An inveterate founder and joiner, Florence resigned from 38 committees, leagues, associations, and the like when she found she had to take life easy in the 1960s. That left a “handful ” of 24 bodies (mostly charity and cultural) she doggedly still attended. Always a revolutionary thinker-doer, Florence foresaw: tunnels under Kings Cross: a second Harbor Bridge. She also wanted a Civic Square, 50 years ago. If that had been done Sydney would have had a large parkland square between Wynyard Street and Martin Place. When Florence put up the idea, the area did not have one large building. As for her other plans, they were intended for a city worried about the alarming congestion of horse and buggy!
George died in 1928, and Florence kept up his work of publishing journals for master builders and engineers from a tiny office in Loftus Street, Sydney, until she was 80. Interviewed for that birthday, appearing under one of her eye-blinking frivolous hats, soft feminine dress, and lashings of perfume, she announced: “I can’t cook and I can’t sew. I can do eggs two ways —hard and soft. And I’ve got more safety-pins holding my clothes together than Woolworths would sell in a week.”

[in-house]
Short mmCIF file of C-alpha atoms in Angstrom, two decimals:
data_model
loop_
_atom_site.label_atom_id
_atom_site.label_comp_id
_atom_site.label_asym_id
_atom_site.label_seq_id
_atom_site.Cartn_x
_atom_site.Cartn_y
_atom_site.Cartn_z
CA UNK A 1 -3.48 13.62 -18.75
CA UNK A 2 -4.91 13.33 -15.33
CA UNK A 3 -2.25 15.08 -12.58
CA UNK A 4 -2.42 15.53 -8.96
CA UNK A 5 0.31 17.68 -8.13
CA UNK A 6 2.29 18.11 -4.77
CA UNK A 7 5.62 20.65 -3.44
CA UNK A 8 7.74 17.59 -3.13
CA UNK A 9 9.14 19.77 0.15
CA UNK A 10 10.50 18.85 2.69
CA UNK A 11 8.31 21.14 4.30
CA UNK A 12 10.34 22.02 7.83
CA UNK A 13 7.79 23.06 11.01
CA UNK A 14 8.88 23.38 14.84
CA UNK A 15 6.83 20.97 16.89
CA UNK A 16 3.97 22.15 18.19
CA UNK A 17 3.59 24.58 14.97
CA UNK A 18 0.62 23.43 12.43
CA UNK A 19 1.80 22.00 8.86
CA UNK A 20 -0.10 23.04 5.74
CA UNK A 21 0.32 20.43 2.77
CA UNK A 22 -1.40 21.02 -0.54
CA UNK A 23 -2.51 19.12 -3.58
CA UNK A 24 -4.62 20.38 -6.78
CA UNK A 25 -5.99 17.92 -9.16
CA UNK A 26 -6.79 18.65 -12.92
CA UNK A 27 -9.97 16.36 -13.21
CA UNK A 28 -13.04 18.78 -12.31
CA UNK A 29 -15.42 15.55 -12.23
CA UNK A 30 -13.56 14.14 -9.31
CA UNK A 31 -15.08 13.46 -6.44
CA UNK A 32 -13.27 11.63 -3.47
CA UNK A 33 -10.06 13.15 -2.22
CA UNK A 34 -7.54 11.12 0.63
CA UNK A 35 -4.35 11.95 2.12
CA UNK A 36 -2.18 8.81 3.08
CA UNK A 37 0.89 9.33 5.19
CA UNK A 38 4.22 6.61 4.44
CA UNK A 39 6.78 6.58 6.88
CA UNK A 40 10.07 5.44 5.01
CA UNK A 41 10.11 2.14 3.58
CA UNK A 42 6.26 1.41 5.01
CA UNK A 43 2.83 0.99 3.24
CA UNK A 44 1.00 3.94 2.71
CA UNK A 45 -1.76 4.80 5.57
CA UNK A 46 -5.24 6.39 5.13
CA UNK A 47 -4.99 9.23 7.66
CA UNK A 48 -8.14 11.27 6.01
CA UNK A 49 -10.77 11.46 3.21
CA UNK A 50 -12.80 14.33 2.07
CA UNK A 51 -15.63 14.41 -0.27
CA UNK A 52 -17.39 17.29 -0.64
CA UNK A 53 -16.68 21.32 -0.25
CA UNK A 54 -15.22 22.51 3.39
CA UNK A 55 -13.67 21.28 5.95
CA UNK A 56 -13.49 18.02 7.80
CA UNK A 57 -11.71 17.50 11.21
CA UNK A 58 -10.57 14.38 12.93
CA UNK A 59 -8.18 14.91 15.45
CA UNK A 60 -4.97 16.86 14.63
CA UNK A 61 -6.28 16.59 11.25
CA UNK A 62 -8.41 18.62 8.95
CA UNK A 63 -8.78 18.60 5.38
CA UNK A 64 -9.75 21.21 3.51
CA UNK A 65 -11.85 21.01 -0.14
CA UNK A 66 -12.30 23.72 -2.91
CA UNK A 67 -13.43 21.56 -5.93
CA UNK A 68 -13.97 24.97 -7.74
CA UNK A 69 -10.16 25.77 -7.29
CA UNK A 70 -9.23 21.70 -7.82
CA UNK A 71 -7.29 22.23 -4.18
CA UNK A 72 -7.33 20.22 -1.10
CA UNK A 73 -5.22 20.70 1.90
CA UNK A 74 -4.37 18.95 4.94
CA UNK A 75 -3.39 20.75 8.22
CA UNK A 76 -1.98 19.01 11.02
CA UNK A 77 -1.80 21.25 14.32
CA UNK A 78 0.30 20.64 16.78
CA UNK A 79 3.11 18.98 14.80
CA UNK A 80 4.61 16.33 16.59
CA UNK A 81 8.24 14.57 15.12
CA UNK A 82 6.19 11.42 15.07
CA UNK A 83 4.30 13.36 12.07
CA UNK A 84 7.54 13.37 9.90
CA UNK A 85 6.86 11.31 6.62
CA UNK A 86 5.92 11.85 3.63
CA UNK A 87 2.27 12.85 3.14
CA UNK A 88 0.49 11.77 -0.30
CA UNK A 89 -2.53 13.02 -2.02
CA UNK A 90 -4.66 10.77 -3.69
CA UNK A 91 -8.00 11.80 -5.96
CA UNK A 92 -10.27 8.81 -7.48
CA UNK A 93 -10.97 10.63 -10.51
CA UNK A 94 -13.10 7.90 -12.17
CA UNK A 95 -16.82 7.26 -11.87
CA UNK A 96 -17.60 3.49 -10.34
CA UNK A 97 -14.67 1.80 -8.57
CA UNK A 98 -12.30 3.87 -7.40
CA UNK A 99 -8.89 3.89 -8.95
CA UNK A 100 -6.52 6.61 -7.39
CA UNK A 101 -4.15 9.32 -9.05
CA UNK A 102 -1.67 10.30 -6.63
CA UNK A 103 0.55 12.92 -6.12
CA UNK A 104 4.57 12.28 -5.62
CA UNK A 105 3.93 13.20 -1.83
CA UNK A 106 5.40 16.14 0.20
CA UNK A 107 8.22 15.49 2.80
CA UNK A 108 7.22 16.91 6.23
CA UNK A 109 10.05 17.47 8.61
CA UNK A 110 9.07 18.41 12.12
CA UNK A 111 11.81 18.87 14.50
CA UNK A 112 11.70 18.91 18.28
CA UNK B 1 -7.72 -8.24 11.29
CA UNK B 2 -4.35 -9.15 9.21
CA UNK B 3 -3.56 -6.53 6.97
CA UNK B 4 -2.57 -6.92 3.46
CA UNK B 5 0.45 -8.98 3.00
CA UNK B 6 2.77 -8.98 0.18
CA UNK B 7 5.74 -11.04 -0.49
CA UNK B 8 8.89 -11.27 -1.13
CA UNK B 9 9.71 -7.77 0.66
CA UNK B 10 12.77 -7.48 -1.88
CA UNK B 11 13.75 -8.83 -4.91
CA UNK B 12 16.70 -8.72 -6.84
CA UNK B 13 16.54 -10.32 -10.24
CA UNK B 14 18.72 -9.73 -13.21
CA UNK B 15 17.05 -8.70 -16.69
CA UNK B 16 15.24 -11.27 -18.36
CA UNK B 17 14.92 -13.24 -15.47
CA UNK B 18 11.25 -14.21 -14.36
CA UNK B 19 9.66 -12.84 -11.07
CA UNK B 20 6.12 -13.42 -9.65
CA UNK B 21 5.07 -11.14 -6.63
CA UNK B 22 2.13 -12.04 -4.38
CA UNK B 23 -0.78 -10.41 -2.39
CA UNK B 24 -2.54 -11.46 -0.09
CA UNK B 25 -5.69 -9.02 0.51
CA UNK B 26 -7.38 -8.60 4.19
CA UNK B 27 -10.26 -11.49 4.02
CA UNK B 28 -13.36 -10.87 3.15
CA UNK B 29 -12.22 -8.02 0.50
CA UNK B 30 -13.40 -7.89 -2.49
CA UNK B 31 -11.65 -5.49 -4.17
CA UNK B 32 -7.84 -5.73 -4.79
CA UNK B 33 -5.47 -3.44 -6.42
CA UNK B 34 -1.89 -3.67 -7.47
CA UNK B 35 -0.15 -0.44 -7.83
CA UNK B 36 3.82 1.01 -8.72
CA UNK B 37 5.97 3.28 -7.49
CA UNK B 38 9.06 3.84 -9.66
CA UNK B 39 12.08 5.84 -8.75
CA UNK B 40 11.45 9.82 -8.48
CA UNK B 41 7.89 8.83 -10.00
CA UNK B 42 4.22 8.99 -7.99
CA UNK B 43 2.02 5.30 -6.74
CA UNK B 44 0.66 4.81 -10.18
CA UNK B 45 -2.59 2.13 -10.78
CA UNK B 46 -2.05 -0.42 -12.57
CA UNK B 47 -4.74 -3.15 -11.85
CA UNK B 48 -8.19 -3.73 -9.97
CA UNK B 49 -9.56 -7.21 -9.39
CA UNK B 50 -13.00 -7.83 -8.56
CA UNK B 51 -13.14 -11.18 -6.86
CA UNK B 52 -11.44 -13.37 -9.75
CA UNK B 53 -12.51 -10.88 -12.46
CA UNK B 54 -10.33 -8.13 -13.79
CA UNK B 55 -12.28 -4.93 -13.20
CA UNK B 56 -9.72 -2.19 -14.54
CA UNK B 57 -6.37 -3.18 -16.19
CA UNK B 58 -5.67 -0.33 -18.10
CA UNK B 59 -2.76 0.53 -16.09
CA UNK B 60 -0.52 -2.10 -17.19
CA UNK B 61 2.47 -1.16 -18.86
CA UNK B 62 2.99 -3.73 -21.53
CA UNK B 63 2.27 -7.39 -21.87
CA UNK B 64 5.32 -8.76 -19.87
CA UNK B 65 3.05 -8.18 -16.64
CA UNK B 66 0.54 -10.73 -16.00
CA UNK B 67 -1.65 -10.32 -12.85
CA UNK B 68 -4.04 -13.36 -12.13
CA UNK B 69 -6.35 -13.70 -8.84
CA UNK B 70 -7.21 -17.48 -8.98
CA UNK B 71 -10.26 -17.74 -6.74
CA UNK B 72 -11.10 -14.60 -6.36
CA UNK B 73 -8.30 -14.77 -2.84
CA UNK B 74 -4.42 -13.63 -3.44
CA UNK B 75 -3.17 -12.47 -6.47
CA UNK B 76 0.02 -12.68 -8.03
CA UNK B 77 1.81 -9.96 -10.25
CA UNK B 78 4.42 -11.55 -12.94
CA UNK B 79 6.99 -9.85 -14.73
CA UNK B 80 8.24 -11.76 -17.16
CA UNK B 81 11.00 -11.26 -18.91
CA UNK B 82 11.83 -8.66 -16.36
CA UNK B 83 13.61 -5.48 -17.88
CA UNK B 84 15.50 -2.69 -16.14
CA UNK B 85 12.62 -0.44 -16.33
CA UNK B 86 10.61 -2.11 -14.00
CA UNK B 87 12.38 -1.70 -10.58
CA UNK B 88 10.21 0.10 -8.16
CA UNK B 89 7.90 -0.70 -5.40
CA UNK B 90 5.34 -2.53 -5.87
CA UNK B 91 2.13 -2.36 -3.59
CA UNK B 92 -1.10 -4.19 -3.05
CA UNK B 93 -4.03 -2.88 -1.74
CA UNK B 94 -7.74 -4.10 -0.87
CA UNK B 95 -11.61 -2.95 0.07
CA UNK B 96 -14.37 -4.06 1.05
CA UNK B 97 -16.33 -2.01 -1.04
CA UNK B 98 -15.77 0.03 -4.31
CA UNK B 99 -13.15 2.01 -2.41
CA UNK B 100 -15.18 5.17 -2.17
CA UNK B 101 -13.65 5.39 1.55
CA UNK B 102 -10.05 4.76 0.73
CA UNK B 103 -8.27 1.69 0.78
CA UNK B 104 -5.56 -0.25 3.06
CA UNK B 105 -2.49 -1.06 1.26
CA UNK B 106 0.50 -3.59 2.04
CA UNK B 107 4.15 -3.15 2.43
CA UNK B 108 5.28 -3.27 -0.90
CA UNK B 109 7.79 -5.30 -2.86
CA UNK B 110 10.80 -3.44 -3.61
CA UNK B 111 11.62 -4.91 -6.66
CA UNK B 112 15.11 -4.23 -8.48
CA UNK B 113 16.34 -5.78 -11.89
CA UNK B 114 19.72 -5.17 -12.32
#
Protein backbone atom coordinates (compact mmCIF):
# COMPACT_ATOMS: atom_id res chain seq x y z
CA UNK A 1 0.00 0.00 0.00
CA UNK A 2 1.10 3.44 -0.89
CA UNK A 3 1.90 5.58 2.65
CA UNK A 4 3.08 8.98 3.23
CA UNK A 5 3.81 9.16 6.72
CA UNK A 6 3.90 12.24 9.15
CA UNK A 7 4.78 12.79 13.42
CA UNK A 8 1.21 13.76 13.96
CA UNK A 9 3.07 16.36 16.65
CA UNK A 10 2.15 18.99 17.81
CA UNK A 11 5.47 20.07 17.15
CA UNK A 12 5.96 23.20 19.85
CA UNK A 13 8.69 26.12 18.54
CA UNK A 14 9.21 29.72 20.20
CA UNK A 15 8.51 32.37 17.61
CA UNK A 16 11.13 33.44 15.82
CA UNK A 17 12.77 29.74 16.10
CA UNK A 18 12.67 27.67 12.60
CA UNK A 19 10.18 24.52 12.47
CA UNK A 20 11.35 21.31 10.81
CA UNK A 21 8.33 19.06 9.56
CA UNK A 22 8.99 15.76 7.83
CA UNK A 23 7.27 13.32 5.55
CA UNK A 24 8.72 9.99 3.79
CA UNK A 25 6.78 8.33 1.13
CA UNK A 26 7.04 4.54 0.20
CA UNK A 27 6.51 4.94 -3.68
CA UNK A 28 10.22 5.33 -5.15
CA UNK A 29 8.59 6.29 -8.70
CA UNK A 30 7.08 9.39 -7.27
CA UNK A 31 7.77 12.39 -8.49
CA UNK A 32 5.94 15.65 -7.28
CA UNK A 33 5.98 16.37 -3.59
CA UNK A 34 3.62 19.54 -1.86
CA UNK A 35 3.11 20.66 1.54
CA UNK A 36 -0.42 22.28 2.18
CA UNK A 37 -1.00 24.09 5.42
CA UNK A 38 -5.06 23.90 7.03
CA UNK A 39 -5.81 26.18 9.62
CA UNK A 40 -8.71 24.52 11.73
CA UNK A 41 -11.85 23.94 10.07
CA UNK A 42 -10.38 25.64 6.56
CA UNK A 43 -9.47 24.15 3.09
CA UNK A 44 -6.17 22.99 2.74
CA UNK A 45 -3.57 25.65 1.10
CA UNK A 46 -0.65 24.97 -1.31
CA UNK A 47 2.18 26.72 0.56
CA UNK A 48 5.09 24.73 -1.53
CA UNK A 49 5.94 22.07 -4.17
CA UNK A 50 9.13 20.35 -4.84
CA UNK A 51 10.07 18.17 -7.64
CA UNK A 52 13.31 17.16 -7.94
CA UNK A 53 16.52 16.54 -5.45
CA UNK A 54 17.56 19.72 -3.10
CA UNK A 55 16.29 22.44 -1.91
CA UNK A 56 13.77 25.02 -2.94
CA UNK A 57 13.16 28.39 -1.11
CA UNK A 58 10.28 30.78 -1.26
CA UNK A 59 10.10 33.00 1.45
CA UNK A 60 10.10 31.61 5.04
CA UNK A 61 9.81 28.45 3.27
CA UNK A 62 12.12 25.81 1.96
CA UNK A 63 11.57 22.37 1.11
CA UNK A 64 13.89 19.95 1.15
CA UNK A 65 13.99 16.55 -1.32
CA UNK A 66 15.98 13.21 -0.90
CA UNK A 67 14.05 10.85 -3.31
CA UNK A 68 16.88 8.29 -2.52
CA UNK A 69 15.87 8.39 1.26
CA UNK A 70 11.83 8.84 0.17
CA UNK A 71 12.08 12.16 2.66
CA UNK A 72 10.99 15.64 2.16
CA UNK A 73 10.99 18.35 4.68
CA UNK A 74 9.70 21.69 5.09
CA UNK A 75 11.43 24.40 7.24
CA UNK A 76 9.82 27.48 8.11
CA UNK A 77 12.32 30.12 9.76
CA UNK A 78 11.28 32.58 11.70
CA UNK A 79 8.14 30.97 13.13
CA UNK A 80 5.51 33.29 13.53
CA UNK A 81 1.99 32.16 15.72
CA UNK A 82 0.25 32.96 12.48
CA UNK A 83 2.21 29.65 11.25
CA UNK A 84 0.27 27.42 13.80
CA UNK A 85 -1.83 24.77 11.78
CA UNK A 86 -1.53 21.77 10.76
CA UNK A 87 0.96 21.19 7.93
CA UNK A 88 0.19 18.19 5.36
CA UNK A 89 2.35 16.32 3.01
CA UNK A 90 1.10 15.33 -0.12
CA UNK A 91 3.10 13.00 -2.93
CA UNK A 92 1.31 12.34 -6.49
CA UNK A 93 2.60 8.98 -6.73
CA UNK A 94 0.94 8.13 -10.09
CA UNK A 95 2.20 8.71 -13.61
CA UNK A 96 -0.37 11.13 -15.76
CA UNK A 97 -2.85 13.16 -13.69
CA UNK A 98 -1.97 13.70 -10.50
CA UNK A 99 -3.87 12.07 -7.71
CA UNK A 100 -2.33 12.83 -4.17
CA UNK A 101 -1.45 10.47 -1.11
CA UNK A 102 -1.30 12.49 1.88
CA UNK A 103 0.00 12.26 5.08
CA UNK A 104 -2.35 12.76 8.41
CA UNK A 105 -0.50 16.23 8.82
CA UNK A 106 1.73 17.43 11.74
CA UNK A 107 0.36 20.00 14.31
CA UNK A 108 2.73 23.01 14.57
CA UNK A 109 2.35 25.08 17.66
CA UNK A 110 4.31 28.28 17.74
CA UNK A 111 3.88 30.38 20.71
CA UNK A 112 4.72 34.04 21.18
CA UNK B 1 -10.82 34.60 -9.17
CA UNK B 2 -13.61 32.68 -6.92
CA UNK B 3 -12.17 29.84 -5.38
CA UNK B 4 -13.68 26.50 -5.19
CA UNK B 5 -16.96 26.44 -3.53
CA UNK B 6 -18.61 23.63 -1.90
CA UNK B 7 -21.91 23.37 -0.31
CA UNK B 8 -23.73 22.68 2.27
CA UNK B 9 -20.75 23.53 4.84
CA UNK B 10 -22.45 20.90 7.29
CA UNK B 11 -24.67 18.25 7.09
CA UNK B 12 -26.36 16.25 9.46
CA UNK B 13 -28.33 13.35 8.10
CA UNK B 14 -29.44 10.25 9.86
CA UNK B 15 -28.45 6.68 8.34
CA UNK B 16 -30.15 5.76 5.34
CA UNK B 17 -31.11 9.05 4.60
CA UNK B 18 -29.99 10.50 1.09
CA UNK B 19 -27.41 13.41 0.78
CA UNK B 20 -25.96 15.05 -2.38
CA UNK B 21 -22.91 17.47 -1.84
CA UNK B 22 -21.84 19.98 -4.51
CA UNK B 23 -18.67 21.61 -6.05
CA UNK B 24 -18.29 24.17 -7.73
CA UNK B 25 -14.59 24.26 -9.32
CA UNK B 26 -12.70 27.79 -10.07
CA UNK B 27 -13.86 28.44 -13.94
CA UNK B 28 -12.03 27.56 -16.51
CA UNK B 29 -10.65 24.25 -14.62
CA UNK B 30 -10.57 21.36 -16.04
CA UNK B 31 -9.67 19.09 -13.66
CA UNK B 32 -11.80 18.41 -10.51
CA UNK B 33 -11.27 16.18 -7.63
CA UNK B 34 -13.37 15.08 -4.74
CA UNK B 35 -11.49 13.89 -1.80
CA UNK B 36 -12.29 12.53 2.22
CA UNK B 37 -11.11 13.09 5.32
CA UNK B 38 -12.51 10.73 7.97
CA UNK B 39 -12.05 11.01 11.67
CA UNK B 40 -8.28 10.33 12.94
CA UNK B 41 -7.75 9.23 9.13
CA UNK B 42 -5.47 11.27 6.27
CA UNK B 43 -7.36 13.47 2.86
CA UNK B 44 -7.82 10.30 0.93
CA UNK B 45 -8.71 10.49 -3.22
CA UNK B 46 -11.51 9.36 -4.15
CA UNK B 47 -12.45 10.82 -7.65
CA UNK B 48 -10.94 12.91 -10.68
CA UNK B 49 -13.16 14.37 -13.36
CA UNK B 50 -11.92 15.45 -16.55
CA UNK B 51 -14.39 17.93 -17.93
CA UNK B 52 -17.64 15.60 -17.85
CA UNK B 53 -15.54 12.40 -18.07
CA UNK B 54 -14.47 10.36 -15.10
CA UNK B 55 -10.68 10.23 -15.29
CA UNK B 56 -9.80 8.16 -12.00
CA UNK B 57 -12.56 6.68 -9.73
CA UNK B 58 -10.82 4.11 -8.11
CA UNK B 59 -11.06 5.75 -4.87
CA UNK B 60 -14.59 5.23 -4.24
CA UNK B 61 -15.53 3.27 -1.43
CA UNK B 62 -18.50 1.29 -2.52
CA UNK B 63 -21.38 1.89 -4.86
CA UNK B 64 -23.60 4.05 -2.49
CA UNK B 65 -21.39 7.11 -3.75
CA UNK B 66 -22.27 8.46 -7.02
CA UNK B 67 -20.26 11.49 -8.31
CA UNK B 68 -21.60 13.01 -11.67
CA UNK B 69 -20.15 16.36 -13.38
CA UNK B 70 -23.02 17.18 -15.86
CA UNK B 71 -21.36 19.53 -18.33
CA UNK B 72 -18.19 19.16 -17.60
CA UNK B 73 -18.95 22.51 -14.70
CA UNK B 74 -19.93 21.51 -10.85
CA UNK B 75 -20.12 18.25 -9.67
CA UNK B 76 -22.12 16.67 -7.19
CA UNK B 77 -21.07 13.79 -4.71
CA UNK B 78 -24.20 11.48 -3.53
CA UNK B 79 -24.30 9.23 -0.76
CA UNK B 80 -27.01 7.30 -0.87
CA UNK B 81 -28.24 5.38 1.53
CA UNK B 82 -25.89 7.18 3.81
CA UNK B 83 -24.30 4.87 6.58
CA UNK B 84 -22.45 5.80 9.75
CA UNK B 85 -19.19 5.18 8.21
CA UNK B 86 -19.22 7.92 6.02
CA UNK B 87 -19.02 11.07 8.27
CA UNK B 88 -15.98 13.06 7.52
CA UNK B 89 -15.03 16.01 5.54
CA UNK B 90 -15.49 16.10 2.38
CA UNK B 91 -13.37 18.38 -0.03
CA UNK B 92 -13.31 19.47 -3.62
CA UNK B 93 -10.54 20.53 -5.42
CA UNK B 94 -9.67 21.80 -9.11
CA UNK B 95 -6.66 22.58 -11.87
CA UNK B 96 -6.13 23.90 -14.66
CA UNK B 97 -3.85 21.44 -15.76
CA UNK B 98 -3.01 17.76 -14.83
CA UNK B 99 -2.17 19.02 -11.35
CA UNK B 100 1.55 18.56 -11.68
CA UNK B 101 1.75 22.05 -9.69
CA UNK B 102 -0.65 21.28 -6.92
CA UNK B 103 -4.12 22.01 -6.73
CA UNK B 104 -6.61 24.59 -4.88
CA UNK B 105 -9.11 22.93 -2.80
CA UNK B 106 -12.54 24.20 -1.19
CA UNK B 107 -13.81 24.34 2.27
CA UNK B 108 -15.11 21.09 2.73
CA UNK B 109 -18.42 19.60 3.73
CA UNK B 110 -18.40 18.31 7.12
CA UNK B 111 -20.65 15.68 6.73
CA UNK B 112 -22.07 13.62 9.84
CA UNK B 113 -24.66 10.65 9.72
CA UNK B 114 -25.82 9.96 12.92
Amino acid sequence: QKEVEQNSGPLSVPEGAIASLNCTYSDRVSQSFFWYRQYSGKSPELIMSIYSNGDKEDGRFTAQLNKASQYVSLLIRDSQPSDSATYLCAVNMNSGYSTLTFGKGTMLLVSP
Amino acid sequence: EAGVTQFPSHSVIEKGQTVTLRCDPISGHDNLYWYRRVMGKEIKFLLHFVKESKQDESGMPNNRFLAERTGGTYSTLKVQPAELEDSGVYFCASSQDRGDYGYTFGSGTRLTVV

She died quietly aged 89, at her Potts Point home in 1969, leaving a sister sole beneficiary to her $226,281 will. Florence Taylor and her fellow famous female Australians in all their strivings, never heeded another’s advice. Mused the early English novelist Jane Austen (tongue firmly in cheek): “A woman, especially if she has the misfortune of knowing anything, should conceal it as well as she can.”